Also knowing that I’m good at something and passionate about it has really helped with my overall happiness. I feel more confident when I’m talking to people and also when I’m trying to learn new things. I sometimes still experience my old self, but I can see that it isn’t getting in the way as it used to.

Curiosity

As I grew more confident in myself, I started to get curious. Like a lot. Things I wasn’t even curious about or interested in got my attention. It grew on me naturally in my pursuit when learning about design. Since I spent a lot of my time studying through articles, blogs, videos and be in design communities. 

I wanted to broaden my knowledge of other things besides design. Subjects like business and marketing. Even copywriting, psychology and rhetoric. To learn about the world, history and understand cultures. 

I came across a video where Chris Do, The Founder and CEO of The Futur talked about this as an advice for young designers as myself. Design was a gateway for me to explore other subjects. To make connections. To not only be a person that create things.

Perspective

Design change my perspective of how I see things. In the beginning I always thought of design as just making graphics and that’s it. 

But maybe because when working with design you get caught up in details. We are so attentive to details. And that’s why personally for me, I began to pay more attention to what’s around me.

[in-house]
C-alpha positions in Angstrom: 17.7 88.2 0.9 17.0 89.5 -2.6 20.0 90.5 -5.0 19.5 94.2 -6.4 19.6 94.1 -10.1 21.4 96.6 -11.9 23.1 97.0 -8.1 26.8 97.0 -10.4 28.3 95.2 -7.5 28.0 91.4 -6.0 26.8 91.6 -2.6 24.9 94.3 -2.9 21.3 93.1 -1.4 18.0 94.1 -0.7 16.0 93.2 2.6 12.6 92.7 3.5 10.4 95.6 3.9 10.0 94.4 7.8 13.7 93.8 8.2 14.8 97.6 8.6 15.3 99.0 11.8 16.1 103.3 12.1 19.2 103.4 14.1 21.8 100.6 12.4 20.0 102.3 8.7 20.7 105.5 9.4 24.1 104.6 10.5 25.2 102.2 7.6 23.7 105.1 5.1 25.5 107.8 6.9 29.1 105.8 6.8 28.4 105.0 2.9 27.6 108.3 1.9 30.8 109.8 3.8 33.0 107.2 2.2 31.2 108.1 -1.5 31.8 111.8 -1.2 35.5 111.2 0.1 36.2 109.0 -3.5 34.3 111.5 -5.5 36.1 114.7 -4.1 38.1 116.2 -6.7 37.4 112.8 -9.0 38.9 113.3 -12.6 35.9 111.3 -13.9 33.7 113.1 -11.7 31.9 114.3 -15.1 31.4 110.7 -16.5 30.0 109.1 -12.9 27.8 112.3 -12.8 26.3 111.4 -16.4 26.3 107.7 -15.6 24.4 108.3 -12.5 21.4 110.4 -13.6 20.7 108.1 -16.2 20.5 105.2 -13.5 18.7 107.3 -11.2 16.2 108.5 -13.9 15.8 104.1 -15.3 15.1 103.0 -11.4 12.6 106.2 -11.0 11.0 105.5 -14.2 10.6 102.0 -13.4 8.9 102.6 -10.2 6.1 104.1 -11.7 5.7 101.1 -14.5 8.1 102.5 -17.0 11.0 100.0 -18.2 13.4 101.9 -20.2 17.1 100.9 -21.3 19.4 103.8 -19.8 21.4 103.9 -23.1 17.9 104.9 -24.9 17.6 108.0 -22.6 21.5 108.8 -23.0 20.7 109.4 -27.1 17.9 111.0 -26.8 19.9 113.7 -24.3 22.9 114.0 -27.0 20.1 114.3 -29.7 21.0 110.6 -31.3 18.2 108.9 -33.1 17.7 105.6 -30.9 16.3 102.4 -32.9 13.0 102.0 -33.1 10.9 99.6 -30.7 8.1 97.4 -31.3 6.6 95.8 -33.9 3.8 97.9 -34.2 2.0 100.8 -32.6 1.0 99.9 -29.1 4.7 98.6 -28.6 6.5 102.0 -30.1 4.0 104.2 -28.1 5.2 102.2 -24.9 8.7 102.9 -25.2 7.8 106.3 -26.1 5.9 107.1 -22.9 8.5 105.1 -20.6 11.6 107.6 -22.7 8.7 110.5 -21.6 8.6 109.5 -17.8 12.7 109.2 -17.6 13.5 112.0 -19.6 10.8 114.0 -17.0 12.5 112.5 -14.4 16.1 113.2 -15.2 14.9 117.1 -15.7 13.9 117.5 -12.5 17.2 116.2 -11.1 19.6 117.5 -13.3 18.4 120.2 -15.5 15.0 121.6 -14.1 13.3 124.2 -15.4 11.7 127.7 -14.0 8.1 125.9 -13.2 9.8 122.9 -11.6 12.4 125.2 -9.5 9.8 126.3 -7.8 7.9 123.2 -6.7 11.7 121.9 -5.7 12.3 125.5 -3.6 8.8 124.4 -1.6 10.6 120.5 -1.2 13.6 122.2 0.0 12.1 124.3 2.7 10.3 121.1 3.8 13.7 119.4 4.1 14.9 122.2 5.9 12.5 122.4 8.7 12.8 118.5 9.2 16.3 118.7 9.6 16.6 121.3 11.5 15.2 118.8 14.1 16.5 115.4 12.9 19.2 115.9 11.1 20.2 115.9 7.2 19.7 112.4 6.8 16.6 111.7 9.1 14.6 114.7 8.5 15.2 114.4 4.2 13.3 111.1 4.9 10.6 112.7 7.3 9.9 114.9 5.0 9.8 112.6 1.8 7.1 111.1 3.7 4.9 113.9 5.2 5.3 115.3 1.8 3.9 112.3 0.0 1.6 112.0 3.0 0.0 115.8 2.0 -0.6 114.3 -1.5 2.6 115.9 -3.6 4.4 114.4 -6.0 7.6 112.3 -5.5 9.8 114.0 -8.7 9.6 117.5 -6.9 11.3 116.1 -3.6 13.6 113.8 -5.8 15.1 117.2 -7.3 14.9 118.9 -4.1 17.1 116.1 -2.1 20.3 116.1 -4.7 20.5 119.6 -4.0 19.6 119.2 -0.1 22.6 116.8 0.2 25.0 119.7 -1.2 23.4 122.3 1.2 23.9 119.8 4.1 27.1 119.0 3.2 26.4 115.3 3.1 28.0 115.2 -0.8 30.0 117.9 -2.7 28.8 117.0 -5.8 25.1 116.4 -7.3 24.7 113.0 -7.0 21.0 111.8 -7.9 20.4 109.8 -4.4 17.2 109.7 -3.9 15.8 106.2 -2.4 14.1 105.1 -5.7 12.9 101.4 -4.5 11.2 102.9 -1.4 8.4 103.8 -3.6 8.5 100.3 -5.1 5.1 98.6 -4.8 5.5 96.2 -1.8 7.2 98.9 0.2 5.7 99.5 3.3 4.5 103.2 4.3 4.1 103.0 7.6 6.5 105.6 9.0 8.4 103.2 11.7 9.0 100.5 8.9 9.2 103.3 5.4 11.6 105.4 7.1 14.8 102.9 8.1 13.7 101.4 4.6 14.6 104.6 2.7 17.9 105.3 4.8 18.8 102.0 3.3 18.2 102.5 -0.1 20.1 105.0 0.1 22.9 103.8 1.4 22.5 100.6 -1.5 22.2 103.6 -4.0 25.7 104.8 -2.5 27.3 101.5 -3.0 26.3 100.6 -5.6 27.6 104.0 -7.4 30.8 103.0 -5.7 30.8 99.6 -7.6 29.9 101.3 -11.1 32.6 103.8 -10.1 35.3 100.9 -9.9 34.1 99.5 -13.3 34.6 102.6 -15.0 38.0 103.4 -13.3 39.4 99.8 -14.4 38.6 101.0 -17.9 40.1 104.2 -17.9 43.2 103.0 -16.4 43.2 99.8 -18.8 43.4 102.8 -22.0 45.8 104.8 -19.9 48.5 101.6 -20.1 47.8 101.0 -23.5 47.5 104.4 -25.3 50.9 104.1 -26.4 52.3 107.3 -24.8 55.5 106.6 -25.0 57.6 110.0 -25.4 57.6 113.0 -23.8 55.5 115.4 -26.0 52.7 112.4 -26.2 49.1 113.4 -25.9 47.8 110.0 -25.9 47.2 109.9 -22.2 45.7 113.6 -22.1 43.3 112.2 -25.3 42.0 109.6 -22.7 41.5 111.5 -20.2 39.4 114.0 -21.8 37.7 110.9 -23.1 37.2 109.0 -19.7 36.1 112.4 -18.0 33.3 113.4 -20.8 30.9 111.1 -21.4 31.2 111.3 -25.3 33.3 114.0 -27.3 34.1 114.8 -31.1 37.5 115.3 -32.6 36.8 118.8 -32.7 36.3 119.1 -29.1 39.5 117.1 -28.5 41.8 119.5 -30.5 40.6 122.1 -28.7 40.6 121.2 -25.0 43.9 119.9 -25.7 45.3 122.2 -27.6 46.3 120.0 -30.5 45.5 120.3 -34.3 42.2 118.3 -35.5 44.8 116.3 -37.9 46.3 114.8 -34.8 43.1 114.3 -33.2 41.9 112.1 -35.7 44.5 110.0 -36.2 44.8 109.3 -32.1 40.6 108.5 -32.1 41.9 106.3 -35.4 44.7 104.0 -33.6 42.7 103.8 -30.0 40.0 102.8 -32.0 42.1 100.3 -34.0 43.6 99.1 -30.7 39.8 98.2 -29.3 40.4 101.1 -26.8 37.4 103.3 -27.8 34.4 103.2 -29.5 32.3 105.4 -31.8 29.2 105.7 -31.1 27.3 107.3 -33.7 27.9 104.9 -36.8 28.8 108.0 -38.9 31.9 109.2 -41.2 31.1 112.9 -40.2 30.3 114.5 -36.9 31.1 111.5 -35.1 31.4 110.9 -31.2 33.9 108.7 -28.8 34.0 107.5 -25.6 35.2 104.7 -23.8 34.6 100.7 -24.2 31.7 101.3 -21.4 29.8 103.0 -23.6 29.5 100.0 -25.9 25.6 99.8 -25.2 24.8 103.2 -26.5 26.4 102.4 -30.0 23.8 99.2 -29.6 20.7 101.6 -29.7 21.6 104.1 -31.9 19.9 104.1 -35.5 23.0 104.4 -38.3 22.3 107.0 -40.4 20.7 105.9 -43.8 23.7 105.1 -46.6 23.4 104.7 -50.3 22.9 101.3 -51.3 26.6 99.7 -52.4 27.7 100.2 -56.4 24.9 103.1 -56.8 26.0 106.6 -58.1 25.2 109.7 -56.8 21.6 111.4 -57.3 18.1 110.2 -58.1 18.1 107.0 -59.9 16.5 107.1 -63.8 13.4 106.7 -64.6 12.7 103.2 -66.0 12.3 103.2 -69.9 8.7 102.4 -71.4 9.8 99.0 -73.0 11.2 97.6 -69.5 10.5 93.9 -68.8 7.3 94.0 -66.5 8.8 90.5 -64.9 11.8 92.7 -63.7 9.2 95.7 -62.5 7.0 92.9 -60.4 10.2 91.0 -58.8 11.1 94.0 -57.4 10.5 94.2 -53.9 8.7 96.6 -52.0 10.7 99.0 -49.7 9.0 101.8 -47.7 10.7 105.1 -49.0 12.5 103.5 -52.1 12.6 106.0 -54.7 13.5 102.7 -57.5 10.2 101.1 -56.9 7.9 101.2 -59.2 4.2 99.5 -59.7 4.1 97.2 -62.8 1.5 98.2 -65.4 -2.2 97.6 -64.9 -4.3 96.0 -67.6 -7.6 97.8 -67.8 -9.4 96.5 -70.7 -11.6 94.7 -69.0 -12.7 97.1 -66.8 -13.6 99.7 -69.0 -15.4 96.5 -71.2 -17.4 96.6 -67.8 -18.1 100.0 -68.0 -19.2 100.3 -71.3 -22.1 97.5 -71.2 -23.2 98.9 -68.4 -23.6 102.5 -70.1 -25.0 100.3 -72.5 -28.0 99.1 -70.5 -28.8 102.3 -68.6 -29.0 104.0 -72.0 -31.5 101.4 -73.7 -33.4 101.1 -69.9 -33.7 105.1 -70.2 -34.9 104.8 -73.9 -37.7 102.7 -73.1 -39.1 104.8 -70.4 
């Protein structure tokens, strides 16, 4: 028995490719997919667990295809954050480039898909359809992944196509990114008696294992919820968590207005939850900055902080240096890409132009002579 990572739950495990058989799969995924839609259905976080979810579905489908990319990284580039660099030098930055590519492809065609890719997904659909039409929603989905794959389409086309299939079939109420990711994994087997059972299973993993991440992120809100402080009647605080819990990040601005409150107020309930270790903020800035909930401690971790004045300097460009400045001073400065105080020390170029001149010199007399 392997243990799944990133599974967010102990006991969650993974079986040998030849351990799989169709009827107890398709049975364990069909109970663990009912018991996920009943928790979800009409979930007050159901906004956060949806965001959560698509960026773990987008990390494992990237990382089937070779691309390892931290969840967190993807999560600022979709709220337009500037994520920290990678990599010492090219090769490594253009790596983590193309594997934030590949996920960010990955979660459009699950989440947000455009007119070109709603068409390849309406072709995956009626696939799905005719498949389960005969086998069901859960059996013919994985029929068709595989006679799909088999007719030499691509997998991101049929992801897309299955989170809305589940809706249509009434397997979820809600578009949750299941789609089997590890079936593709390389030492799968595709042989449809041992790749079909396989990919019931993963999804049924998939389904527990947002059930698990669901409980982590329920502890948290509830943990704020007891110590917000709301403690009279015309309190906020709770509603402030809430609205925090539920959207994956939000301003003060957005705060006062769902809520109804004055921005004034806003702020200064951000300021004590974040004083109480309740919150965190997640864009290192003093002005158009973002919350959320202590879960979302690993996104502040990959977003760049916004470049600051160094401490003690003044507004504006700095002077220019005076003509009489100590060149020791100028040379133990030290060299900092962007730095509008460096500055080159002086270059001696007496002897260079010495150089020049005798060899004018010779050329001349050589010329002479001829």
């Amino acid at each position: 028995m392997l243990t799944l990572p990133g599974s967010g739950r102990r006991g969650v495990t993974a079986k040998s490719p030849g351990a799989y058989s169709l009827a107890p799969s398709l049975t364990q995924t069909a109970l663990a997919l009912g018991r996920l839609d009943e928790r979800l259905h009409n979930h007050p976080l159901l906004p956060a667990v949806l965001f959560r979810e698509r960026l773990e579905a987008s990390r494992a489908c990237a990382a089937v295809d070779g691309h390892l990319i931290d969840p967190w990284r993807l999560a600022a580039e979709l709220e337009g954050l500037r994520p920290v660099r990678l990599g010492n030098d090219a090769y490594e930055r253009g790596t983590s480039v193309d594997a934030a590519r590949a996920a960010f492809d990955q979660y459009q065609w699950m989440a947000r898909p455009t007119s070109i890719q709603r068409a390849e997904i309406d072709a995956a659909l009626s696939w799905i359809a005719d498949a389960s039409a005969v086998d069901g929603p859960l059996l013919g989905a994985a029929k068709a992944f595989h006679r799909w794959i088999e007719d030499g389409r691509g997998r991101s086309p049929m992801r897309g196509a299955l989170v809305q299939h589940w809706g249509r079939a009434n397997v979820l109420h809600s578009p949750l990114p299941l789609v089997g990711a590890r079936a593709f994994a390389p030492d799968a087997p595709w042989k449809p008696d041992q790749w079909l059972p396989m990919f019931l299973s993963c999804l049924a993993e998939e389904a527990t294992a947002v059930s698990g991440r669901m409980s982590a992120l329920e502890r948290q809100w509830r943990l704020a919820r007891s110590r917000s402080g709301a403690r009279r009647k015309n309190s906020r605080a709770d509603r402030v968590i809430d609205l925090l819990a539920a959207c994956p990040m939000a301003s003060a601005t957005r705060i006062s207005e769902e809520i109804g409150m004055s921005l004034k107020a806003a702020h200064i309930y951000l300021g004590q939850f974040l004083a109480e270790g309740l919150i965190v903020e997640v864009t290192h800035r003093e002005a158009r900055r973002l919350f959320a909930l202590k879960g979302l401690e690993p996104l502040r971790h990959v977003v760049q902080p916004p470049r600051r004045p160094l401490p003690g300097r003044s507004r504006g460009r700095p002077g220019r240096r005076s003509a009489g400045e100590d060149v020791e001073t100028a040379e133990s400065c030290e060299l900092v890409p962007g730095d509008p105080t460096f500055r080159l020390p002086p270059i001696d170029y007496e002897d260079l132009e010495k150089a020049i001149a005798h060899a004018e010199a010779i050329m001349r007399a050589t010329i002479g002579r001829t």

We see design every day in our daily life. Some of us pay less attention to what’s around. But it becomes a natural habit for us designers. At least it does for me.  

Sometimes when I see a piece of design, I would say in my head and other times aloud “ohh, that looks nice, what did the designer think?” or “What message or feeling they want to convey to the intended audience?”  

I came to appreciate the subtle details. I try to look for inspiration wherever I go. 

Sometimes I can’t find the words to describe how awesome it is to be a designer.

For me design isn’t just about making something look pretty. I will end this by quoting Jose Caballer, a fellow creative and designer about the topic of design: 

“Design is planning, it's process, it’s the name, look, feel, function and experience. Remember that. Templates and visuals are cheap now - how you choose them and what they say is the main value - until you understand this you will undervalue yourself.”